Coronavirus: Time is running out to launch test and trace operation to avoid second wave of infections, NHS leaders warn

NHS leaders have warned that time is running out for the government to launch its test and trace operation to avoid a deadly second wave of coronavirus cases.

Boris Johnson promised MPs that a “world-beating” virus tracing system would be in place by 1 June but chaos over the rollout of an NHS smartphone app to track cases has thrown the pledge into doubt.

Niall Dickson, chief executive of the NHS Confederation, which represents hospital bosses, warned that staff and patients would be put at risk if the system is not in place ahead of any further easing of the lockdown.

And he questioned whether the system could be ready for 1 June, saying there was “concern at a local level” about how the plans could be rolled out.

The warning came as James Brokenshire, the home office minister, conceded that the NHS X app would not be ready in time for the 1 June, saying it would be available in “the coming weeks”.

​The test, track and trace system is a key part of the government’s strategy for easing the lockdown, where public health officials monitor the spread of the virus by tracking down people who has been in contact with Covid-19 patients.

In a letter to the health secretary, Mr Dickson said: “We are 10 weeks into the pandemic and still we await a clear and supported test, track and trace strategy.

“The relaxation of restrictions based on scientific advice is the right strategy but it must be accompanied by an effective test, track and trace strategy which enables us to monitor local spread of the disease.

“To achieve this we must have national, local and cross-agency involvement. Without this, we do face the risk of a second wave of infections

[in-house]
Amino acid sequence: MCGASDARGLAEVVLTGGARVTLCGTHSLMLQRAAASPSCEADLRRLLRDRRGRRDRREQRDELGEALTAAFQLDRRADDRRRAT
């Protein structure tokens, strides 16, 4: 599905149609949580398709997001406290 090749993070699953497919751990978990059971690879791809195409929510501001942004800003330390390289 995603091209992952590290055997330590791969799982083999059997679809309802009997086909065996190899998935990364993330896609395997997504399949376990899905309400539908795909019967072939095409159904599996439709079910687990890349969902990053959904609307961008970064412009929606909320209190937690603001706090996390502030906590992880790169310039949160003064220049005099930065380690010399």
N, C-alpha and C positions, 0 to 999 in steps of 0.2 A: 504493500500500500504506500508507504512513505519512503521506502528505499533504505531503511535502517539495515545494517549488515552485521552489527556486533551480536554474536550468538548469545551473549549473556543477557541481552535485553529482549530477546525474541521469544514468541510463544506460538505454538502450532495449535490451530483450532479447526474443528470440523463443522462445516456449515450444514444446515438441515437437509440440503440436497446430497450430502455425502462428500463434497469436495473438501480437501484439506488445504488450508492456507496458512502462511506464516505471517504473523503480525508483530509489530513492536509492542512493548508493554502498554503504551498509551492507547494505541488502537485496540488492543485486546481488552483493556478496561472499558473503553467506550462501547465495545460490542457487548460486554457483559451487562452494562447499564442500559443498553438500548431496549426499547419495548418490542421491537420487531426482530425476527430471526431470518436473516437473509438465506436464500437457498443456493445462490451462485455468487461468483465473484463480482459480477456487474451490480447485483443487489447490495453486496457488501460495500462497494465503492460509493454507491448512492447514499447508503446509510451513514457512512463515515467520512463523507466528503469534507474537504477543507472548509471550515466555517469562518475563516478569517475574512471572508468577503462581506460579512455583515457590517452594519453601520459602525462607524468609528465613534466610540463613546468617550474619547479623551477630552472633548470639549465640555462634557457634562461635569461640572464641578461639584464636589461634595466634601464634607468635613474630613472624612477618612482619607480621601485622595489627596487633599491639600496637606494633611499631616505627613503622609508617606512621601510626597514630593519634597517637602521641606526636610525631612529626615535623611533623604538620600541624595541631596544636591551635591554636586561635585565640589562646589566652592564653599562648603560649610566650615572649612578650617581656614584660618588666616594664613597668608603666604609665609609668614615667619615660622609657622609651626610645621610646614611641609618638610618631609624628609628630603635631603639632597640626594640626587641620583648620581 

“This is about saving lives and protecting the NHS: if we do not set up the right system, involving local agencies, we will put patients and NHS staff at risk.”

Mr Dickson told BBC Radio 4’s Today programme that the tracing system was being done “very late in the day” and said the government needs “to get on with this”.

“I’m not saying it is impossible to do it, but I think there is concern among those at local level because we’ve seen – not occasionally, we’ve seen often – where national stuff is done with the best of intentions, but unless the local context is understood it doesn’t really work as well as it should,” he said.

The NHS smartphone app for tracking people who have been in contact with Covid-19 patients will not be ready for 1 June, when the next stage of the government’s relaxation of lockdown is due to begin.

Mr Brokenshire insisted it was “just one part of the test and trace system”, which also uses traditional contact tracing by an army of public health officials.

Asked when the app would be ready, he told BBC Radio 4’s Today programme: “It will be available in the coming weeks. I am sorry I can’t be more specific this morning… but I can assure you that this is being worked with utmost urgency.

“As I say it is one part of the tracing system. The rest is this tried and tested method used by PHE (Public Health England) for many other diseases.”

The government has faced criticism over its decision to abandon widespread contact tracing in mid-March as the number of cases soared in the UK.

But Mr Brokenshire defended the move, telling LBC: “I think there are arguments actually to say that we needed to deploy the resource in the way that we did.

“But there will be plenty of time for us to continue this conversation when we’re through the current pressures and the current issues and everybody will be able to reflect on what was and was not done.”

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